3) Don't know anything about the park but I took our Beco last summer and it worked great, I'm sure a mei tai would too.

 

4) We have a little Coleman camp stove that uses propane, but often we just cook over the fire if your're allowed to have an open fire. The park may also have bbq grills, something to look into when you're thinking about preparing meals.

 

 

As far as sharing the tent, I'm sure it'll be fine depending on how your LO sleeps. We have a small pop-up camper, it's a little bigger than your tent I'm sure, but we've shared it with our daughter and 3-4 other adults plus DH and I. People have even gone in and out of the camper when our daughter was sleeping and she was fine. 


Mallory. Happily married to Joe since 6/25/05. Loving my adventure with my girls, Owyn Samantha, born 3/1/09. dust.gif and Greta June, born 11/2/11  babygirl.gif

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#5 of 14 Old 05-23-2011, 09:25 AM
 
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Others have suggested zipping two bags together and I also strongly suggest it, it works great.  Just make sure you buy two of the same bag or it won't work.  I dress my DD up in an undershirt, socks and a thick blanket sleeper for camping. 

 

As far as the tent goes, I'd strongly suggest you put the tent up ahead of time and get in and see how roomy it is, or isn't.  4 adults and a toddler in a 4 man tent would be...awful IMO.  I've been camping my entire life and never has a tent been as roomy as they claim.  Our 3 man tent is squishy for DH and I, and we like to cuddle.  We have used a 4 man tent for the two of us and a toddler, and it was also squishy.  Our DD takes as much space as a full grown man, and she kicks.  I think for a pregnant lady especially, she and her partner would want to be in their own tent, with a decent air mattress.  I've done a lot of camping while pregnant, it would not have been tolerable with 5 in a tent.  What kind of vehicle are you taking?  If you happen to have a van or SUV where the seats fold flat one or two could sleep in the back.

 

I've used my beco for short hikes, and you can trade off who's carrying the toddler, or let him walk for as much as he likes.  I wouldn't worry about a frame carrier unless you were looking to do some hard core hiking.

 

Most of all have fun!  This is making me excited to get out and camp :)


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#6 of 14 Old 05-23-2011, 09:32 AM
 
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Oh and for ideas to keep your LO busy, we don't take tons of stuff with us, DD usually has a fine time running around picking dandelions and grass and collecting rocks. Bubbles or a beachball transport well and are cheap and fun.  Expect that your son will get a dirty and dusty, that just goes with the territory, having some wet wipes handy is a good thing too.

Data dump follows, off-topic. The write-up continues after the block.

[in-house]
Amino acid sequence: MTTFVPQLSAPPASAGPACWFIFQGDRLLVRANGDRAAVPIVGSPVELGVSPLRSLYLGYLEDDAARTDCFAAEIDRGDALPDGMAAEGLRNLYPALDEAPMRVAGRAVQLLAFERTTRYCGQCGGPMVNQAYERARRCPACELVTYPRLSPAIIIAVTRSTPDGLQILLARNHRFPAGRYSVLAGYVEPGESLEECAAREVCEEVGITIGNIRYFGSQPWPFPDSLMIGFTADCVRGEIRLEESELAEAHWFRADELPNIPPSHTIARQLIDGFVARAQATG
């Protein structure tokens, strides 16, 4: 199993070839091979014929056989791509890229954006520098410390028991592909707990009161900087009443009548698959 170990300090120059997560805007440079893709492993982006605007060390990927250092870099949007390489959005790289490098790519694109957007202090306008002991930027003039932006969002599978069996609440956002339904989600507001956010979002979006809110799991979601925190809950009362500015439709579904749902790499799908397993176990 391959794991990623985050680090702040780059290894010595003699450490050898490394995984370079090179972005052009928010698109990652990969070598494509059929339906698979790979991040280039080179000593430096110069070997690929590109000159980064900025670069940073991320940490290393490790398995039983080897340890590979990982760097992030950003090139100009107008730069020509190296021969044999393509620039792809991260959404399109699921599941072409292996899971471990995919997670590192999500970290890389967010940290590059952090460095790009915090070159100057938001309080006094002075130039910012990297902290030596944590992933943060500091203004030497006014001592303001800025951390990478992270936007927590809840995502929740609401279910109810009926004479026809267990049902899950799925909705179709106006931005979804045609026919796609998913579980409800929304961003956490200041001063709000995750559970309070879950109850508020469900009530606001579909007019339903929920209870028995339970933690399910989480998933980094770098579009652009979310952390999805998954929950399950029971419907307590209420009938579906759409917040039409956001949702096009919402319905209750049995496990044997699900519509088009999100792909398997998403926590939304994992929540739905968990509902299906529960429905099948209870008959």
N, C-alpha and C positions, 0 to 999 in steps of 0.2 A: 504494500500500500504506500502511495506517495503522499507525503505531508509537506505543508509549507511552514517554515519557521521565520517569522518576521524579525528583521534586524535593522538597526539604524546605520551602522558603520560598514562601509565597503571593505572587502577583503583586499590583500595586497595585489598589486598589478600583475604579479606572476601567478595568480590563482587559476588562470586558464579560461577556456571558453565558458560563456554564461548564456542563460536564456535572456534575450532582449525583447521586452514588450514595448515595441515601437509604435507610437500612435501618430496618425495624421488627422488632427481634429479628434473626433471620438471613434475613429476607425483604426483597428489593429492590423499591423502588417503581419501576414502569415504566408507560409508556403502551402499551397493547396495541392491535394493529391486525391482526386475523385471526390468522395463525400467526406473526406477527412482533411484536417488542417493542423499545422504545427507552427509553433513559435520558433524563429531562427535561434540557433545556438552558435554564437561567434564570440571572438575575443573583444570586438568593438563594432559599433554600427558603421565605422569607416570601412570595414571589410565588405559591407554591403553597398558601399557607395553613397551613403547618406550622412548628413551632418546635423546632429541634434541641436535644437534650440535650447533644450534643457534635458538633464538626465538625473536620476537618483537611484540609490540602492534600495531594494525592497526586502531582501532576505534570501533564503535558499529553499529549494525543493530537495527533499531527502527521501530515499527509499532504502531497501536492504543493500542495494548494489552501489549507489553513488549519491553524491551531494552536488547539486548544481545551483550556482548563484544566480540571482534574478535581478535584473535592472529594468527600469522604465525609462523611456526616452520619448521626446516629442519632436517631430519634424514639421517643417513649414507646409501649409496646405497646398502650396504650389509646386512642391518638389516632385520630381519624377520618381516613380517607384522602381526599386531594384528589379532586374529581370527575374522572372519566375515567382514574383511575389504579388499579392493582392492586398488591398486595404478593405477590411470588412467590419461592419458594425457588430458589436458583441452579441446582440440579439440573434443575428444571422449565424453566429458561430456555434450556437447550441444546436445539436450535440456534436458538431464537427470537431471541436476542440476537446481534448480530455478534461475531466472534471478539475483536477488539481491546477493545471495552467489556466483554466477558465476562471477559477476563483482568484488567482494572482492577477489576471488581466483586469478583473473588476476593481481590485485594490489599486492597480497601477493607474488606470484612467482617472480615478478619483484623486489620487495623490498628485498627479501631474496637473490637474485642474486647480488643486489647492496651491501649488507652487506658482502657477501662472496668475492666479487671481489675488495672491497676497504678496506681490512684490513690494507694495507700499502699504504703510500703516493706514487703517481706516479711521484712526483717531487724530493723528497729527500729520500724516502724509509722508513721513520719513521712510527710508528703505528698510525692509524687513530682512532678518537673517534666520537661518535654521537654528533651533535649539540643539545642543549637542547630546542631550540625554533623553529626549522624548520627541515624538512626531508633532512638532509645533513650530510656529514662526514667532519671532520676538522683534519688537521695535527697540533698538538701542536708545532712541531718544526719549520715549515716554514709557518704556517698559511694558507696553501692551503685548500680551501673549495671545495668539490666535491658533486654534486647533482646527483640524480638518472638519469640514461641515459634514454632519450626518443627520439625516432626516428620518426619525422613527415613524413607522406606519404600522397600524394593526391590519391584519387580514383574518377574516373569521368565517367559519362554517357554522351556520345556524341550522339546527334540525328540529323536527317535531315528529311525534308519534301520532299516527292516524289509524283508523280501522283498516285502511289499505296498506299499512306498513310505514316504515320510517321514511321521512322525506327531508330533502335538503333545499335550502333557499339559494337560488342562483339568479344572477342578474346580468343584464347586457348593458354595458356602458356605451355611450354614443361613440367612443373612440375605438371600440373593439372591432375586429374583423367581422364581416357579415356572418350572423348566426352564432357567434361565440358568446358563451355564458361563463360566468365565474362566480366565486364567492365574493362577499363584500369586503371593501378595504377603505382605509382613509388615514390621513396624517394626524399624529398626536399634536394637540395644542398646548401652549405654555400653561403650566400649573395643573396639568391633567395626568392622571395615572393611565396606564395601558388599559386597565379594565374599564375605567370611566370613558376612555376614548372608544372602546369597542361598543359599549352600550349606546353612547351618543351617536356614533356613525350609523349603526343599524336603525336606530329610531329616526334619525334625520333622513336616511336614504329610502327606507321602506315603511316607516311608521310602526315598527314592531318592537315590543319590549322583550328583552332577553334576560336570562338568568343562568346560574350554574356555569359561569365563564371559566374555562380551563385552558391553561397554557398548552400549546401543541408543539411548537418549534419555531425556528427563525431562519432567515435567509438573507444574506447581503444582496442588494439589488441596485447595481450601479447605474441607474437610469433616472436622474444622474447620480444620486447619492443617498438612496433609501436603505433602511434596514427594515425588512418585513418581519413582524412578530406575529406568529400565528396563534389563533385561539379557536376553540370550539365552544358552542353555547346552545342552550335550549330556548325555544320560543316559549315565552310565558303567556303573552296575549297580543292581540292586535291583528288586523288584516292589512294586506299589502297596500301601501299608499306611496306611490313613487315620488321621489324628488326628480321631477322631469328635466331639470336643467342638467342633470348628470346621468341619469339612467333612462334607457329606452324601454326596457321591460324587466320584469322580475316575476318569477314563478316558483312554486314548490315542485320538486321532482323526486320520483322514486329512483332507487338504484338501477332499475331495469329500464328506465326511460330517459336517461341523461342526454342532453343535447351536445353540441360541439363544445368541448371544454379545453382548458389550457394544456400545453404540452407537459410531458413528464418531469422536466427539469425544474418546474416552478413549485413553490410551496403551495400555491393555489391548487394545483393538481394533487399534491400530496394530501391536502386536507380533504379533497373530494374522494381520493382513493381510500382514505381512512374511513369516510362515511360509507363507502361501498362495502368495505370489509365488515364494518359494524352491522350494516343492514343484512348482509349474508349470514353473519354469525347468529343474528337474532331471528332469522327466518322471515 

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#7 of 14 Old 05-23-2011, 10:00 AM
 
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Ok, I am going to guess couple #2 have either never camped before or are the super hard-core type that can weather any discomfort for the sake of being in the great outdoors.....I am gping with never camped.
 

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Originally Posted by Stitches View Post

Others have suggested zipping two bags together and I also strongly suggest it, it works great.  Just make sure you buy two of the same bag or it won't work.  I dress my DD up in an undershirt, socks and a thick blanket sleeper for camping. 

 

As far as the tent goes, I'd strongly suggest you put the tent up ahead of time and get in and see how roomy it is, or isn't.  4 adults and a toddler in a 4 man tent would be...awful IMO.  I've been camping my entire life and never has a tent been as roomy as they claim.  Our 3 man tent is squishy for DH and I, and we like to cuddle.  We have used a 4 man tent for the two of us and a toddler, and it was also squishy.  Our DD takes as much space as a full grown man, and she kicks.  I think for a pregnant lady especially, she and her partner would want to be in their own tent, with a decent air mattress.  I've done a lot of camping while pregnant, it would not have been tolerable with 5 in a tent.  What kind of vehicle are you taking?  If you happen to have a van or SUV where the seats fold flat one or two could sleep in the back.

 

I've used my beco for short hikes, and you can trade off who's carrying the toddler, or let him walk for as much as he likes.  I wouldn't worry about a frame carrier unless you were looking to do some hard core hiking.

 

Most of all have fun!  This is making me excited to get out and camp :)



I cannot agree with this enough.  In my experience, the body count, for lack of a better word, is based on people sleeping like sardines.  DH and I used to share a two person tent but it was very tight.  There is absolutely no way we could have had our son, no matter what age, in a two person tent. (we co-sleep so are used to a full bed)   I don't think four adults and a child could share a four-person tent.